January 2, 1962
The folk group “The Weavers” were scheduled to appear on the Jack Paar TV show but were canceled when every member of the group refused to sign a “loyalty” oath.
Founded in 1948 by Pete Seeger, “The Weavers” were responsible for a resurgence in American folk music in the 1950s & early 1960s.
Members of the group came under suspicion in the “Red Scare” of the 1950s because they supported pacifism & communist ideals.
January 2, 1923
Secretary of the Interior, Albert B. Fall, resigned as a result of his involvement in the “Teapot Dome” scandal.
Fall, appointed by President Warren G. Harding in 1921, had taken “loans” of $400,000 from oil companies in return for allowing them to exploit public lands in Wyoming.
A rock formation located on this land resembled a tea pot.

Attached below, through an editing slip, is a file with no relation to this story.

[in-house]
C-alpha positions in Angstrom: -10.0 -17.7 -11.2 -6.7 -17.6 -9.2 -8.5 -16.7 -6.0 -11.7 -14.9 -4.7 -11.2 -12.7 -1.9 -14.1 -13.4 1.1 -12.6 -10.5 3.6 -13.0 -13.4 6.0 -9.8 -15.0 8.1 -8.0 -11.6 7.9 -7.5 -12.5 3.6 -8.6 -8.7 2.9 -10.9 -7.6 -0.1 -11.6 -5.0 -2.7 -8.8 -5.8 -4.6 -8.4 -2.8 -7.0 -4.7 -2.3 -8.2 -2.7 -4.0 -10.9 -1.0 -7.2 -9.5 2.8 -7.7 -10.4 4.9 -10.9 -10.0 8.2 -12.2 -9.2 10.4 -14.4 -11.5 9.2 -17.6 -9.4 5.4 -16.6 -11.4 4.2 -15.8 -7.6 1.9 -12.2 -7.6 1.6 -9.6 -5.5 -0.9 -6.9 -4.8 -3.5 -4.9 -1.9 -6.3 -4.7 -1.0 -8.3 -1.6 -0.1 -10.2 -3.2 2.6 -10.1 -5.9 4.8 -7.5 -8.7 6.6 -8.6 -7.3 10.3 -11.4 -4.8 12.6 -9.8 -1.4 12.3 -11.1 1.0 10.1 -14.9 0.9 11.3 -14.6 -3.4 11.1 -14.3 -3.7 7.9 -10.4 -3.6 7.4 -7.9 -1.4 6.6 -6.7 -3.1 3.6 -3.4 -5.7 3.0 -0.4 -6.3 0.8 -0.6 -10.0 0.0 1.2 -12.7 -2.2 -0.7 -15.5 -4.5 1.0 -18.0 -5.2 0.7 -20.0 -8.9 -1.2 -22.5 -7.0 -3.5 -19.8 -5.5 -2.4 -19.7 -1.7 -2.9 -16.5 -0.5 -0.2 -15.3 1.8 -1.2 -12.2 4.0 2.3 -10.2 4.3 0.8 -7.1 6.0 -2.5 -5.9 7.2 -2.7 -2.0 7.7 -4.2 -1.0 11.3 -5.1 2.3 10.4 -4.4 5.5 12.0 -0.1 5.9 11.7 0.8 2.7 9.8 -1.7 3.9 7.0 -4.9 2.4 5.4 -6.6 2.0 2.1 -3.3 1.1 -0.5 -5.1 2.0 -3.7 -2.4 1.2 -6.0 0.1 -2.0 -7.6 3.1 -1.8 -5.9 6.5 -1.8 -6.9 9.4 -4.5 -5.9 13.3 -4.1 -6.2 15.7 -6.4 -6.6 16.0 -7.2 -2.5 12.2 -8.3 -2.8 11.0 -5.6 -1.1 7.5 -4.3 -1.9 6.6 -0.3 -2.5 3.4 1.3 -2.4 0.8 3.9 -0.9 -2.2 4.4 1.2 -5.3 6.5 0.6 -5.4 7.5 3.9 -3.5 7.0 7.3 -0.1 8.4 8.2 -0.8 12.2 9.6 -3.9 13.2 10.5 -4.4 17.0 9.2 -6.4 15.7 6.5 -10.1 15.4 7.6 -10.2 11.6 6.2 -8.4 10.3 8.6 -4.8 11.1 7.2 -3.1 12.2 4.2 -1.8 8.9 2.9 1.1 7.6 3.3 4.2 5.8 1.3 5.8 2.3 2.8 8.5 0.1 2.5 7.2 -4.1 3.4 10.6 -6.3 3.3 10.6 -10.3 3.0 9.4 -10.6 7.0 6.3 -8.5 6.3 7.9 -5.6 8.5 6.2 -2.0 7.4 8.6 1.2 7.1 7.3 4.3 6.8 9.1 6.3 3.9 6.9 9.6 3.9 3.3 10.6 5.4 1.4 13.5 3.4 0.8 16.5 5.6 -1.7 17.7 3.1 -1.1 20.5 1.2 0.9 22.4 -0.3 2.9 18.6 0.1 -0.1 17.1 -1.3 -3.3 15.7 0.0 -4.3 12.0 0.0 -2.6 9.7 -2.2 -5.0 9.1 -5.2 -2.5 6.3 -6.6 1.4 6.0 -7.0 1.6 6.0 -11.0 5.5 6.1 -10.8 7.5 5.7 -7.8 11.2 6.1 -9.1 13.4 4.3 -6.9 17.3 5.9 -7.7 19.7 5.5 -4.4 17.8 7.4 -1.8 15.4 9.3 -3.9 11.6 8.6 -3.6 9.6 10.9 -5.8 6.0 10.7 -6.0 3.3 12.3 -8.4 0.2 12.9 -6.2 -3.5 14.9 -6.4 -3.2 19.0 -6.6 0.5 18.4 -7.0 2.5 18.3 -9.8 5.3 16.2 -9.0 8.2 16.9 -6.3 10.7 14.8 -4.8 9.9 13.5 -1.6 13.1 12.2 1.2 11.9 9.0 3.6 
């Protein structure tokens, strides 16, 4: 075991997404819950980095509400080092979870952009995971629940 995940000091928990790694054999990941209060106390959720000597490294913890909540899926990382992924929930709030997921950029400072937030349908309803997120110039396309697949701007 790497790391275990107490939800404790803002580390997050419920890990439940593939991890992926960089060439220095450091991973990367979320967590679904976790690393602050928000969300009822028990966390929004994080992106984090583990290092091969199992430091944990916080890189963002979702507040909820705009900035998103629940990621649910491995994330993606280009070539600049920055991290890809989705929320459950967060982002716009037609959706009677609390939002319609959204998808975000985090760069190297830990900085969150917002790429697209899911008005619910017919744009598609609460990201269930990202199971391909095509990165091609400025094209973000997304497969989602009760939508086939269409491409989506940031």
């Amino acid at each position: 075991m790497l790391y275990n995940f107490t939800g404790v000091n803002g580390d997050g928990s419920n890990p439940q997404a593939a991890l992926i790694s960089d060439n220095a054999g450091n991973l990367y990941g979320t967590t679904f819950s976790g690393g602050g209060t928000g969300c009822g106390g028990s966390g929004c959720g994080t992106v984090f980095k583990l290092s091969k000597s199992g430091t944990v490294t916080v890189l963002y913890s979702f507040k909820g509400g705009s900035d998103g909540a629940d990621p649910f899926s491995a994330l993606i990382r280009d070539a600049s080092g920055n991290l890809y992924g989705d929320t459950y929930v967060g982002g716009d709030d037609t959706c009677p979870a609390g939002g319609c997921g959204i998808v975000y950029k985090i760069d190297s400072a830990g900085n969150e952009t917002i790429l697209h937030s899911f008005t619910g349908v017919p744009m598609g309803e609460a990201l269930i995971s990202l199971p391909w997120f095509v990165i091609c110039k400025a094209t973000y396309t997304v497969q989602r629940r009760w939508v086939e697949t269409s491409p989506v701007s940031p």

Harding, discredited by this & other scandals, died in 1923. Fall died in near poverty in 1944.
January 2, 1974
President Richard M. Nixon signed into law the reduction of the SPEED LIMIT on US interstate highways from 70 miles per hour to 55 miles per hour.
This law came on the heels of a major oil crisis resulting in a spike in gasoline prices. The law was based on the evidence that slower driving results in reduced fuel consumption.
January 2, 1963
VIET CONG (VC) inflicted heavy losses on a force of the SOUTH VIETNAMESE ARMY (SVA) at Ap Bac, 50 miles SW of Saigon.
This defeat symbolized the weakness of the South Vietnamese Army in opposition to the communists in SE Asia.
January 2, 1492
The Kingdom of Granada fell to the Christian forces of King Ferdinand & Queen Isabella of SPAIN.
The Moors lost their last foothold in Spain as a result.